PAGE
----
Sherry Yielding Karen Sanders English 1003 April 9, 2016 Vlad the Impaler and Bram Stoker’s Dracula Vlad the Impaler was a man who lived in and ruled Wallachia, a territory in modern-day Romania, in the 1400's. There are many differing myths and legends surrounding his life and also, his death. Was Vlad actually a vampire or simply a man with a figurative thirst for blood? Is Vlad really dead? Did author Bram Stoker get the ideas for his novel Dracula from the life story of Vlad the Impaler?
Everybody knows the classic tale of Bram Stoker’s Dracula. It is most famous for its introduction of the character of Count Dracula into both deep-rooted and contemporary literature and media. One critic claimed,” Bram Stoker set the ground rules for what a vampire should be.” It follows the story of Jonathan Harker, an English solicitor who visits Count Dracula in his castle in Transylvania – soon realising that he is being kept as a prisoner. Dracula forms a liking to the character of Lucy which ultimately leads to her death. Dracula learns that the group are plotting against him and feeds Mina his own blood to control her.
We all know that Dracula is going to get defeated, but how? What will the other characters go through to defeat Dracula? The good start a holy war against the evil. Throughout the whole story there’s multiple conflicts between the good and the evil. In the novel “Dracula” there’s a battle between the good and the evil, a holy war.
Dracula is one of the most recognizable and feared of names in the English-speaking world. Uttering the name can send images of a pale faced stranger with fangs dripping with the blood of his victims in his grand Transylvanian castle through the minds of many. But many people don’t know the truth behind Bram Stoker’s famous novel, the truth behind the somber Count Dracula. The vampire is based off a highborn member of a Romanian court that can be described as, “a prince of many faces” by the array of titles he accumulated such as a voivode (warrior), politician and a, “crusader of a religious cause”. He was a well-learned gentleman when it was needed but ruled his kingdom with a heavy, blood-soaked fist.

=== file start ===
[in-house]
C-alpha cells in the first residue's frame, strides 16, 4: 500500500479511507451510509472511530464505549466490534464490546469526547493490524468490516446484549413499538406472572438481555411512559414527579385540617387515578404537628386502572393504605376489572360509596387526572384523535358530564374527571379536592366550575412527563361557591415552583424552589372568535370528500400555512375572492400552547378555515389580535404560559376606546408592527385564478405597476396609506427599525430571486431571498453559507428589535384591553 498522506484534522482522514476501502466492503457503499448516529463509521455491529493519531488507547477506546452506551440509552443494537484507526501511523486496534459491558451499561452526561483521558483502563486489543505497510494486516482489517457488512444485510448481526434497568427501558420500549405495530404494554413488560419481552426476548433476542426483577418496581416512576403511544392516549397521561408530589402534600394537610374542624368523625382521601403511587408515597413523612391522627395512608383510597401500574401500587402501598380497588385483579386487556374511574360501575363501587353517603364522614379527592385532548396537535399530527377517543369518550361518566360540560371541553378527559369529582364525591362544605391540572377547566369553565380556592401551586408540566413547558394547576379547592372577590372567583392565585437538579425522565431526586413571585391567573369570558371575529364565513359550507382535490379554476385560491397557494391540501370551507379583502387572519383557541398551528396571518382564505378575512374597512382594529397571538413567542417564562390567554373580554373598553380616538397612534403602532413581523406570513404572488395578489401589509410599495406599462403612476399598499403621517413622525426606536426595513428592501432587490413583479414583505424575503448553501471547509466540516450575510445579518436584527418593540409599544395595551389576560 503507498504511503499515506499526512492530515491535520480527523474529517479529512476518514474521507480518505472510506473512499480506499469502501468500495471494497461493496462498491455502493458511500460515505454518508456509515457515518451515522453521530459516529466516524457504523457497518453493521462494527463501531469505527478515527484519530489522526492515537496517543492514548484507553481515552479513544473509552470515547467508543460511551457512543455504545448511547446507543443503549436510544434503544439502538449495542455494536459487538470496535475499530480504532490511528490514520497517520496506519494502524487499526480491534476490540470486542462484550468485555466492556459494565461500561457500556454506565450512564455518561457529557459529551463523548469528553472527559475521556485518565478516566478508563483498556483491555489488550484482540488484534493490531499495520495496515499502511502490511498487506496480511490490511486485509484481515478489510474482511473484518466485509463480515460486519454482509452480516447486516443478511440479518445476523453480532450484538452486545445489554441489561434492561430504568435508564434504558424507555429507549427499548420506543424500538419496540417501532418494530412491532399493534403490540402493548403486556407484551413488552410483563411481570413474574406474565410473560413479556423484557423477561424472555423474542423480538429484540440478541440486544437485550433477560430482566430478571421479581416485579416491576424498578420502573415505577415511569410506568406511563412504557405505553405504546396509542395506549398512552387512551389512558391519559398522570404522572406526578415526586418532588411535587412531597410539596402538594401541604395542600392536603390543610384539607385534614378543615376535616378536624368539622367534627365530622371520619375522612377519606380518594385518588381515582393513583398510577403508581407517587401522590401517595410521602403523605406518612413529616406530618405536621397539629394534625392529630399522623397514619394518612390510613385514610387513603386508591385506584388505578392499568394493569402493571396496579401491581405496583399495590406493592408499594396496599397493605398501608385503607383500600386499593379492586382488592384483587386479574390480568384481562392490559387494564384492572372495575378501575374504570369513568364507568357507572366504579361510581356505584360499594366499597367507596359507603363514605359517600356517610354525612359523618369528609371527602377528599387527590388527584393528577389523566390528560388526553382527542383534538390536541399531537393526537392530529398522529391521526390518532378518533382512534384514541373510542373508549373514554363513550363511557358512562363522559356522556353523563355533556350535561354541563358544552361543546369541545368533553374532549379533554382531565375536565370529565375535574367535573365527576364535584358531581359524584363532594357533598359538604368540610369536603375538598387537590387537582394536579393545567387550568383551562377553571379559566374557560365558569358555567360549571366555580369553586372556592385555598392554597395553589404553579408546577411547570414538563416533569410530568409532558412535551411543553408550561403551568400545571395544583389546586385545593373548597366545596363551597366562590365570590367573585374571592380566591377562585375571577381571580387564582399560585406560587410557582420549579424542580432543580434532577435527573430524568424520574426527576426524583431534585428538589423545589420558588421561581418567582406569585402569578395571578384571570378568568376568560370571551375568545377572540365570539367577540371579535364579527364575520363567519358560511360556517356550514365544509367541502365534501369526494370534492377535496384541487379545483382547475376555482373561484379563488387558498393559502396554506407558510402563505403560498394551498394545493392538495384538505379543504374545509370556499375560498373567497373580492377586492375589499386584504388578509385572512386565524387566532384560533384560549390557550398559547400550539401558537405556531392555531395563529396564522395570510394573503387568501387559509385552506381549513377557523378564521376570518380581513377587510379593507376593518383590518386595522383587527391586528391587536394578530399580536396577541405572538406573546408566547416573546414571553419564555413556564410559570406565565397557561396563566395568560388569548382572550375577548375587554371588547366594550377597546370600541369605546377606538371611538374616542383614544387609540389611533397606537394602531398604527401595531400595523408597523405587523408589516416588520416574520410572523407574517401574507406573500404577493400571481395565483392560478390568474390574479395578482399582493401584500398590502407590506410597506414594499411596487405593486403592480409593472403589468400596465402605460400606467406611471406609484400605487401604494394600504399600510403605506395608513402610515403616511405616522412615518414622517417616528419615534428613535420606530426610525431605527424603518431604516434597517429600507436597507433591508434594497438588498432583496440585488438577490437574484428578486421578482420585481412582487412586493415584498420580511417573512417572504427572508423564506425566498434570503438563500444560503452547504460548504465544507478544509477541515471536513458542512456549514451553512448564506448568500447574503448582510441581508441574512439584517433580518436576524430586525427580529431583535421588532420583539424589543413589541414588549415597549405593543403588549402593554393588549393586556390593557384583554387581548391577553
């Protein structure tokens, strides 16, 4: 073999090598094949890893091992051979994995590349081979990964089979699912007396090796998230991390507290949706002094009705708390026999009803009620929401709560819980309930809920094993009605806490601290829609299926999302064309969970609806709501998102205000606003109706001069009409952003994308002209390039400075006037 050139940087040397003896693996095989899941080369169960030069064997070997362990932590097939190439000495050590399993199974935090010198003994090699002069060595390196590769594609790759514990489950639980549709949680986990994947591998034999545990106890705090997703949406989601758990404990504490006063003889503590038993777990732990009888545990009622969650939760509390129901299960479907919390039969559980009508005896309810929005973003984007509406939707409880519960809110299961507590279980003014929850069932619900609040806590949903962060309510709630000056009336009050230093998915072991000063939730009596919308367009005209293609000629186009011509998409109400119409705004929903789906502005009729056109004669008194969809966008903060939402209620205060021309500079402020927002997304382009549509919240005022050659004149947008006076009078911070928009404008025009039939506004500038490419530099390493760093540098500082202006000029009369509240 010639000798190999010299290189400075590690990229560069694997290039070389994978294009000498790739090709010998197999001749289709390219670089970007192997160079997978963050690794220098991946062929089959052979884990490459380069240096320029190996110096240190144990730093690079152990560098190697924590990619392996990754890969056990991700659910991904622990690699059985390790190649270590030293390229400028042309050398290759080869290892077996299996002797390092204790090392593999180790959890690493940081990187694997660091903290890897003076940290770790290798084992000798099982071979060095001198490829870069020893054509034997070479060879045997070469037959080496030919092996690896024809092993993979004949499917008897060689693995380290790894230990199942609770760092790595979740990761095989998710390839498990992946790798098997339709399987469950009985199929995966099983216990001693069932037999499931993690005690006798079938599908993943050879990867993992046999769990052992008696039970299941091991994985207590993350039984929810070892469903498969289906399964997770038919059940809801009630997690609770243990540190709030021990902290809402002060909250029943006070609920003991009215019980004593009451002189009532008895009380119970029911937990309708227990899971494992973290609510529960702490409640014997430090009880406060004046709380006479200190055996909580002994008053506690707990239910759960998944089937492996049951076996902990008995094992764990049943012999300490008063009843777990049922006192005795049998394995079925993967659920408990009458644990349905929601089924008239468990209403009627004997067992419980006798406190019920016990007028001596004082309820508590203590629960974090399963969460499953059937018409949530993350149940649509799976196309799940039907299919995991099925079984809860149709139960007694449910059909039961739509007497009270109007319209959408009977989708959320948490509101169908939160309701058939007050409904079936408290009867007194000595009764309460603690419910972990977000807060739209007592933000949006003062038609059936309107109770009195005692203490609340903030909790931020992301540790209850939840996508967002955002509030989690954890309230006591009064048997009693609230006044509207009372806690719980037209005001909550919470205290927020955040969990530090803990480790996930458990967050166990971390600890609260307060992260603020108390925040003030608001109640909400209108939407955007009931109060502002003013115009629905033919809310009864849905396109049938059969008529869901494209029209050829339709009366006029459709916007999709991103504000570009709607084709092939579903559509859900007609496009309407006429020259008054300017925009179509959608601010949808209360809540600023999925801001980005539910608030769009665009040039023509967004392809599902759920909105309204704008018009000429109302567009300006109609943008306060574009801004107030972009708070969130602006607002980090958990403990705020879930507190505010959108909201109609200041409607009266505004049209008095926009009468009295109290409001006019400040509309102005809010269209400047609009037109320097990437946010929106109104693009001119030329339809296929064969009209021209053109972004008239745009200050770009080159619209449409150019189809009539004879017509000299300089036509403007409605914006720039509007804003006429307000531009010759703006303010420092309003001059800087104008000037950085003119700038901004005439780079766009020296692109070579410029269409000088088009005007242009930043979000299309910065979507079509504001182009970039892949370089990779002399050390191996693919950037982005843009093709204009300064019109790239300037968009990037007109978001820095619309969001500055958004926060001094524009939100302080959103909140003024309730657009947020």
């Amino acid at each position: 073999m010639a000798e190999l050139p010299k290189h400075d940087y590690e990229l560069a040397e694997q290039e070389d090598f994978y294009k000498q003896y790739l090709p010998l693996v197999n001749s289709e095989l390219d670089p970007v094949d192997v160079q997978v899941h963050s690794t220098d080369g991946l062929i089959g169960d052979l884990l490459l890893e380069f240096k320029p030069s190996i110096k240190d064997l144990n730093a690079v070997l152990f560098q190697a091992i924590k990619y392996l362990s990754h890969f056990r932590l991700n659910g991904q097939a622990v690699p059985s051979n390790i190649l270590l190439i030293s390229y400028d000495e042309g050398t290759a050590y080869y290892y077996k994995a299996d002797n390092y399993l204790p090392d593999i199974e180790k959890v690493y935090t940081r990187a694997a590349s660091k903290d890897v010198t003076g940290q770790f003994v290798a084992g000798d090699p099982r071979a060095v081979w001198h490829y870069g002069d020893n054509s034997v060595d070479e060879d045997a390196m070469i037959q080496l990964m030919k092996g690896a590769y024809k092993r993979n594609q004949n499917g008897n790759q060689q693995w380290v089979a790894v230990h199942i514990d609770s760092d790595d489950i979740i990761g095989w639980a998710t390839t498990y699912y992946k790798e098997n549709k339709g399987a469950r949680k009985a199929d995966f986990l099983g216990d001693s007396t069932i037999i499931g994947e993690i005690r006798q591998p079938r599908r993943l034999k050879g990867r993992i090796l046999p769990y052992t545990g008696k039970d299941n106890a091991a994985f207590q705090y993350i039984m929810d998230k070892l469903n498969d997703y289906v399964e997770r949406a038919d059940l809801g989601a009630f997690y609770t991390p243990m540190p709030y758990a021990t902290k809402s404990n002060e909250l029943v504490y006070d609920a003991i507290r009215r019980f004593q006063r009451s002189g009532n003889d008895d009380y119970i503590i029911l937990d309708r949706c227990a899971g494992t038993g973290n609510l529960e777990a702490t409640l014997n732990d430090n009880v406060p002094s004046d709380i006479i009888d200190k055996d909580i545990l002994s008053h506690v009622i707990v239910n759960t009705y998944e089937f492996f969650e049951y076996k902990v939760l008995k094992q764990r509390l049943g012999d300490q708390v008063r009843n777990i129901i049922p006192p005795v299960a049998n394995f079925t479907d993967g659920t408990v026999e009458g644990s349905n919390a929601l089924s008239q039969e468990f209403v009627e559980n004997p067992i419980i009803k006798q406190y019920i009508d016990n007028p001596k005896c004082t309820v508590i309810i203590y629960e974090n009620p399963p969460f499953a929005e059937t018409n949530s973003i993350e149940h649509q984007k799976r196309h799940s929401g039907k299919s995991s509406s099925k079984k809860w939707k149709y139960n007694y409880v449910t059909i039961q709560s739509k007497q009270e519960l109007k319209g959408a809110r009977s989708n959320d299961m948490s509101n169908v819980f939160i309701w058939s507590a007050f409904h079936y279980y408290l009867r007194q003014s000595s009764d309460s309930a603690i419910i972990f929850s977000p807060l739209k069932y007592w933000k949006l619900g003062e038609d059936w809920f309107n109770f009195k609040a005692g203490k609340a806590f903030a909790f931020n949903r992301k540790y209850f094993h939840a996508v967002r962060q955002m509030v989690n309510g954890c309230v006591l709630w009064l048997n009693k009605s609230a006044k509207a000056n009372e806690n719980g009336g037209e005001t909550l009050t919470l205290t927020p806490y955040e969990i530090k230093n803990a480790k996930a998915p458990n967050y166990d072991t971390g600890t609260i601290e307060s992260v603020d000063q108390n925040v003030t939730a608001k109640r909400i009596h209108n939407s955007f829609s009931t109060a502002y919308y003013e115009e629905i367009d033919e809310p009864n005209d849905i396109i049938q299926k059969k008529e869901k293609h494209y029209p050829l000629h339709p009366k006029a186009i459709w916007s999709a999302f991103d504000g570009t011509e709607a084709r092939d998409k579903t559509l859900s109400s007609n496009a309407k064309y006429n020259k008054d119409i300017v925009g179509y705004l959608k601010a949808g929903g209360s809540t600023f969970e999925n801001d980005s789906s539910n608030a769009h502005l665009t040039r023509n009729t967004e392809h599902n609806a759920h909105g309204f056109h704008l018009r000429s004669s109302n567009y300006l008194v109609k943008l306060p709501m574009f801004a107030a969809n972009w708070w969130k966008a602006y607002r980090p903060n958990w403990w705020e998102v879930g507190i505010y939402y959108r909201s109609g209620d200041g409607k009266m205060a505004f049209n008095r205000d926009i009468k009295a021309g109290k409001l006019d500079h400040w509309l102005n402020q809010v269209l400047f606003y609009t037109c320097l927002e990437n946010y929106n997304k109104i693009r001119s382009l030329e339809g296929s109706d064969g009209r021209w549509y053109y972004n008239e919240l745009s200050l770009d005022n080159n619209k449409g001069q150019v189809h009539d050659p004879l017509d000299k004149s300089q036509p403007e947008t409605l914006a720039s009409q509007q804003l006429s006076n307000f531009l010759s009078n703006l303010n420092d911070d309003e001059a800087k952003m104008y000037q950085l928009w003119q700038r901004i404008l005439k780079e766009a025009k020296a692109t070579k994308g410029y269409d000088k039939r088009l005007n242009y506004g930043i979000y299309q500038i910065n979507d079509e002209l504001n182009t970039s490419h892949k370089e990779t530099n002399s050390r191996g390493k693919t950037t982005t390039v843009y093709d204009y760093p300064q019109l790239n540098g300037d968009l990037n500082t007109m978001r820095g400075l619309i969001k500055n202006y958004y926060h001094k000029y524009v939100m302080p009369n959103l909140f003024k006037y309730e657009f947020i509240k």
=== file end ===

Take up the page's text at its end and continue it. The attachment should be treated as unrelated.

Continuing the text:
Britain feared that the diversity of nations would weaken their imperialistic power since they had a strong national character. According to Arata, the fear of dissolving into vampires is the fear of ‘dissolving into Roumanians’ (cited in Gelder 12). Stoker’s vampirisation symbolises colonisation, or more likely reverse colonisation: “Stoker tackles the issue of colonization and the metaphoric revolt of the “inferior” East visible through Count Dracula’s desire to become a part of the English society.” (Lukić and Matek 6). Dracula returns colonisation to the main colonisers. Harker discovers Dracula’s enthusiasm about England, apart from significant business interests: “The books were of the most varied kind, history, geography, politics, political economy, botany, geology, law, all relating to England and English life and customs and manners.”(Stoker 22).